Ex-FIA president accepts ‘blame’ for F1’s new quieter sound

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Former FIA president Max Mosley has said that the critics of Formula 1’s new turbocharged V6 engines should blame him for instigating the reform, but he insists that it was the right decision to introduce the more efficient power units.

Mosley was president of the FIA between 1993 and 2009, and first investigated using the hybrid technology in the final few years of his tenure. These ideas carried over into the new presidency under Jean Todt, who finally implemented the changes for the 2014 season.

The new engines have split opinion largely because of their sound. In the wake of their screeching V8 predecessors, the V6 power units are certainly quieter, and for some this is a serious problem. The FIA has confirmed that it is investigating ways to make them louder, whilst Bernie Ecclestone and Ferrari president Luca di Montezemolo have both been critics of the new formula.

In an interview with British newspaper The Daily Mail, Mosley confirmed that he was the first to talk about going hybrid.

“If anybody should be blamed it’s me,” he joked. “We were the ones who looked at bringing in the new technology. It was 10 years in the making, and I actually like the noise.

“I wear these things in both my ears [hearing aids] because the noise of the engines went right through me for 40 years or more. It’s too late to save my hearing but not for the next generation. The quieter engines are better for families. You can take children to races without fear of their being deafened.”

It is certainly easier to take children to a Formula 1 race, and also allows us to hear drivers locking up under braking and when making contact. Also, the engine sound is better in person than it is on television. The hybrid technology is widespread in other motorsport series, and brings Formula 1 closer to road car technology.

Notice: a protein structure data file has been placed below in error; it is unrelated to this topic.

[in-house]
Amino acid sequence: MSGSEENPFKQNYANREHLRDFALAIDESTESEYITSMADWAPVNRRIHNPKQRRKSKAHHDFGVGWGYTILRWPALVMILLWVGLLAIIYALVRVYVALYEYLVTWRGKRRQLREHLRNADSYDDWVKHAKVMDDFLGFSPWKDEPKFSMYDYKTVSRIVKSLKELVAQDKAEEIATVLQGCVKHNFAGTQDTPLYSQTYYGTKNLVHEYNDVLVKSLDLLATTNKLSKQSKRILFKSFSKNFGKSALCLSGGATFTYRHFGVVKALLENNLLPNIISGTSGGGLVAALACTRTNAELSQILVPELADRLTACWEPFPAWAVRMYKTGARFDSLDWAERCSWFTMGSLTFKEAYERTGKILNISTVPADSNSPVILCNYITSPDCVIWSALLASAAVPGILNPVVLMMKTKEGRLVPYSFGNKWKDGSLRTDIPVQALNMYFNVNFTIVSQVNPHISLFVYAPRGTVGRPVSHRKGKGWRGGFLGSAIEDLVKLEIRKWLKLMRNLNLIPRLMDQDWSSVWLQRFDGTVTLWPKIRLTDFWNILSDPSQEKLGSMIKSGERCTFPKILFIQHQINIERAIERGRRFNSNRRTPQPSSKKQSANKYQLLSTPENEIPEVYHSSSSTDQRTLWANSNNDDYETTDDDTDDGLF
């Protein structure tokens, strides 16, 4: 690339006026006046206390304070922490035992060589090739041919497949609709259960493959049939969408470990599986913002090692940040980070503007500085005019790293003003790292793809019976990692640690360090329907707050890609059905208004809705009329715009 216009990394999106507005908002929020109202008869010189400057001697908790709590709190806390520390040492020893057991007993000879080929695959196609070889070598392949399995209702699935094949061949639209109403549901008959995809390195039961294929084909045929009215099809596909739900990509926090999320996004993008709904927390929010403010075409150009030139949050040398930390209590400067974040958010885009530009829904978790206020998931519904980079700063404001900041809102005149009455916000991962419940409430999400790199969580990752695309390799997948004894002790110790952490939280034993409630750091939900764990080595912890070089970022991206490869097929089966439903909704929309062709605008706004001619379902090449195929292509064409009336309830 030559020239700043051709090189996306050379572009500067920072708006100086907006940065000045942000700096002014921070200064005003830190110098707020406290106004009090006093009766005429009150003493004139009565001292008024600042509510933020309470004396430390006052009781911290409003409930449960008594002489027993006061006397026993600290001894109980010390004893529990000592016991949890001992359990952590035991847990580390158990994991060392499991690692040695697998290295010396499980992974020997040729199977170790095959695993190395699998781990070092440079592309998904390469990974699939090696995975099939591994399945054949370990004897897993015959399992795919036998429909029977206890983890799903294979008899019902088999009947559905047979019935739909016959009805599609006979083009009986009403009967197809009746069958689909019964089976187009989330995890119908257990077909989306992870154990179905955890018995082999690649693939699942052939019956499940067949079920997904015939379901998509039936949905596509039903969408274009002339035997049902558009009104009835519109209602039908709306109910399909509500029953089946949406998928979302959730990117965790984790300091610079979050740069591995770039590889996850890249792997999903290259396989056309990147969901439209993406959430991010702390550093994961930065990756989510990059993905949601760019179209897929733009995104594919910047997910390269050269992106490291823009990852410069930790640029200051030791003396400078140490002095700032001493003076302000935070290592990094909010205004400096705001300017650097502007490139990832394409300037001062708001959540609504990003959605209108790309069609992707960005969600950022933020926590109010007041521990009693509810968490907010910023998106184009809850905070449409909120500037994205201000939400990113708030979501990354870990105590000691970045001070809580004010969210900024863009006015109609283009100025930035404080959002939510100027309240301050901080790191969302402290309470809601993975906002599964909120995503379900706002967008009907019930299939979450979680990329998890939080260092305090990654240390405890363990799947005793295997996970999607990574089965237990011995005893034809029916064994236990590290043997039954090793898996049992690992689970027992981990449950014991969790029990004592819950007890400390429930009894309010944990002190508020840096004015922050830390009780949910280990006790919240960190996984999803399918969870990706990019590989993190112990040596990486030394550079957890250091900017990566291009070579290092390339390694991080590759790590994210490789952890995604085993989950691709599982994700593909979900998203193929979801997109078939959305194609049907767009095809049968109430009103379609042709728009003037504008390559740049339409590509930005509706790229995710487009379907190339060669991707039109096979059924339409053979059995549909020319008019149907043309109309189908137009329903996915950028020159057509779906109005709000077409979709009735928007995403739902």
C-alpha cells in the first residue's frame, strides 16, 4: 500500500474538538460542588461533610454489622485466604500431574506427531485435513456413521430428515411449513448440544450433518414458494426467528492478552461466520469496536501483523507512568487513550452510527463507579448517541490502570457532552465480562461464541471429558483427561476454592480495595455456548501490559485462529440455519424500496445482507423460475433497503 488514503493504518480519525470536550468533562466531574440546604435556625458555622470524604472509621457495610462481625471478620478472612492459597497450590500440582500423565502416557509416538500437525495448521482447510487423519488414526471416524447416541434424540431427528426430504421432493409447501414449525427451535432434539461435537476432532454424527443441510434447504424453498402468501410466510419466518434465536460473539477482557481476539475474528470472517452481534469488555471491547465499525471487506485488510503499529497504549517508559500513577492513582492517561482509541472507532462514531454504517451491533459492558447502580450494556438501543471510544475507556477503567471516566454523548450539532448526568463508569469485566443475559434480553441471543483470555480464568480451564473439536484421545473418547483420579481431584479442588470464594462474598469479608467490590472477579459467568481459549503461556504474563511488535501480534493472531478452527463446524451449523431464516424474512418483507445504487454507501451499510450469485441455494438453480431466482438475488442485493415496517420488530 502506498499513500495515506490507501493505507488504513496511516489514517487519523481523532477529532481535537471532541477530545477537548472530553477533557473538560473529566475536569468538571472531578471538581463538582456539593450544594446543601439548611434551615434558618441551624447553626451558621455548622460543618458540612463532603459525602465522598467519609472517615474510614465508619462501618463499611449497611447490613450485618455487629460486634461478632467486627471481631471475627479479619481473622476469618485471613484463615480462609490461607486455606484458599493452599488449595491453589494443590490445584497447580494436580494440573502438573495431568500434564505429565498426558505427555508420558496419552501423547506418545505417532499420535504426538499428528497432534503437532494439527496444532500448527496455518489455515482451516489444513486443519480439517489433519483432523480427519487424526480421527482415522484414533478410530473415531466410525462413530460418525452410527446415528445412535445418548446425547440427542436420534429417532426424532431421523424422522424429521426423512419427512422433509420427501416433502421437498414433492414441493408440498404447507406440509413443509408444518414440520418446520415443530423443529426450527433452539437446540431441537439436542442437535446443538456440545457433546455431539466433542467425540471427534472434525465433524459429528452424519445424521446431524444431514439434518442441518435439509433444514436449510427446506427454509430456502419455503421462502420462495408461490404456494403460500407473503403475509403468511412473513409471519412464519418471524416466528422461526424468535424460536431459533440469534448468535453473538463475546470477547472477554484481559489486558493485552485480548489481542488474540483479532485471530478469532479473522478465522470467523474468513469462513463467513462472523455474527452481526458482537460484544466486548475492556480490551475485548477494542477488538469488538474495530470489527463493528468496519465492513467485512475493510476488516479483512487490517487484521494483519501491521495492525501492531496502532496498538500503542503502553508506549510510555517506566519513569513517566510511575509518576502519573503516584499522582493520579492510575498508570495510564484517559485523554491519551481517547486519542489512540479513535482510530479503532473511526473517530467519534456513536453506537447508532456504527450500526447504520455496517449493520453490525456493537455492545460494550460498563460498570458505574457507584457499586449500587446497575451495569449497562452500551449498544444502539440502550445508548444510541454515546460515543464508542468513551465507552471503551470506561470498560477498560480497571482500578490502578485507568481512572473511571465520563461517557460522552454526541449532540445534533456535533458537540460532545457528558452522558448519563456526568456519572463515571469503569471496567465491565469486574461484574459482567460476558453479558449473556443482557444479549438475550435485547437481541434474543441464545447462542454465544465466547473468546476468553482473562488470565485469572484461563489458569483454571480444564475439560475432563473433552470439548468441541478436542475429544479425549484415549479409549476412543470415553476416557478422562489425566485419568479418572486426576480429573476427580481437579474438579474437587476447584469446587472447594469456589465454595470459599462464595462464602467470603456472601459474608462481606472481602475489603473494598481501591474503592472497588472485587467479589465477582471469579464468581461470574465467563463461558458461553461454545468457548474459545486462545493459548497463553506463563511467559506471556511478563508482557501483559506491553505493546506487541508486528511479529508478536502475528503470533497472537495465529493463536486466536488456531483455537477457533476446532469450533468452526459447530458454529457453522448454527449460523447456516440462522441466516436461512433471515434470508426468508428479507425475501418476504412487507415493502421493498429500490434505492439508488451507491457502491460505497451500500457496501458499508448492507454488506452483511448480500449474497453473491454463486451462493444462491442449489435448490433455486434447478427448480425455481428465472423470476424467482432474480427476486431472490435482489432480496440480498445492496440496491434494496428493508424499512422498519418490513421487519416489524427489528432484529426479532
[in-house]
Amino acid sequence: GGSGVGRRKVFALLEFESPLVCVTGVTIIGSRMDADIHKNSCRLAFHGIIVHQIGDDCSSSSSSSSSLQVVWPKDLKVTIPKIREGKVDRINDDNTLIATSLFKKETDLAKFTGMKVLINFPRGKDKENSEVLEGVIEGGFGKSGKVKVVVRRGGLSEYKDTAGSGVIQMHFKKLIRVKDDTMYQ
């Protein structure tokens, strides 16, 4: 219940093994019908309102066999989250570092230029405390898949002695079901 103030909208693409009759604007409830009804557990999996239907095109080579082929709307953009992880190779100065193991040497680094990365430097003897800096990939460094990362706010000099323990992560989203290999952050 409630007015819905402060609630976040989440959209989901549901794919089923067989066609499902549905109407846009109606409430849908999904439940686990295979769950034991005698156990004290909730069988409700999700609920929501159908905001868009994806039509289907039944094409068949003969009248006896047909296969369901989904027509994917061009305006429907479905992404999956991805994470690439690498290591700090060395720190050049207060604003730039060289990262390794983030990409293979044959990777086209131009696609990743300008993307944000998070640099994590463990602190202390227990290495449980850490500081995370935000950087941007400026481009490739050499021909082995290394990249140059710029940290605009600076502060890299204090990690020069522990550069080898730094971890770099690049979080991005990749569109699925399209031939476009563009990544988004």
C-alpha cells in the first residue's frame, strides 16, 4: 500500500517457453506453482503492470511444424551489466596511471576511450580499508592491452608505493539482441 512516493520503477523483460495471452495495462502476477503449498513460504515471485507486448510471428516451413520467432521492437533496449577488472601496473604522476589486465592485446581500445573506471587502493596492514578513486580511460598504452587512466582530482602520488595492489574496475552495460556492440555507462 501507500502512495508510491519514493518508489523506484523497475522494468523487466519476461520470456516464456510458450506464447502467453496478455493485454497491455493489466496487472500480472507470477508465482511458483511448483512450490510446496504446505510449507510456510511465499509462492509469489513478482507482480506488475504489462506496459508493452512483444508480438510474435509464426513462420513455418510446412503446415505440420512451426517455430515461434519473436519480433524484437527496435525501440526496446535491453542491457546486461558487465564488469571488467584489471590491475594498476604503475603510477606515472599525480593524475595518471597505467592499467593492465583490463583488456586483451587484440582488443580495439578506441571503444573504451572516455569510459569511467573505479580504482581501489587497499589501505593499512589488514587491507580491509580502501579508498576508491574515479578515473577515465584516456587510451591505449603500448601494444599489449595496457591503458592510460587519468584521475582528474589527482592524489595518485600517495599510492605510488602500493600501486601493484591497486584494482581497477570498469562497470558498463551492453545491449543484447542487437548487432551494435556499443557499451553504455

“It is important for Formula One to evolve,” Mosley said. “Safety was the big challenge of the 20th century and the environment is the big challenge of the 21st. If that that fact is not understood and embraced, the sport runs the risk of becoming irrelevant.”

As we saw in Bahrain, the sport is still capable of producing some scintillating racing despite being quieter. However, given that the sound is an important part of Formula 1’s image, it might be a problem that needs to be fixed in the near future.

Lewis Hamilton receives Daytona 500 invitation from Bubba Wallace

Lewis Hamilton Bubba Wallace
Rudy Carezzevoli/Getty Images
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Lewis Hamilton is a fan of the new NASCAR Cup Series team formed by Denny Hamlin and Michael Jordan to field a car for Bubba Wallace.

Will the six-time Formula One champion also be a fan in person at a NASCAR race in the near future?

Wallace is hoping so.

After Hamilton tweeted his support Tuesday morning about the news of a Hamlin-Jordan-Wallace team making its debut with the 2021 season, Wallace responded with a sly invitation to the Daytona 500.

Much would need to be worked out, starting with how much garage and grandstand access would be afforded for a 2021 season opener that likely would occur during a still ongoing novel coronavirus (COVID-19) pandemic.

But it would seem fitting given that Hamilton and Wallace have been two of the world’s most outspoken Black athletes about the quest for diversity and racial justice. Hamilton recently reaffirmed his commitment to activism after his donning a Breonna Taylor shirt sparked an FIA inquiry.

The idea of Hamilton attending the season opener already had legs, too. The Mercedes AMG Petronas F1 driver has expressed a desire to race the Daytona 500 after he has retired from Formula One.

He was a spectator (with racing legend Mario Andretti) at four-time champion Jeff Gordon’s final Cup race as a full-time in the 2015 season finale at Homestead-Miami Speedway. In 2011, Hamilton swapped cars with three-time champion Tony Stewart at Watkins Glen International.

Having rubbed shoulders with other racing greats so often, it only would be fitting if Hamilton — who is one victory from tying Michael Schumacher’s career record and also could tie the F1 record with a seventh championship this season — spent some time with the greatest basketball player of all time.

Jeff Gordon was flanked by Mario Andretti and Lewis Hamilton before the 2015 Cup season finale at Homestead-Miami Speedway (Jared C. Tilton/NASCAR via Getty Images).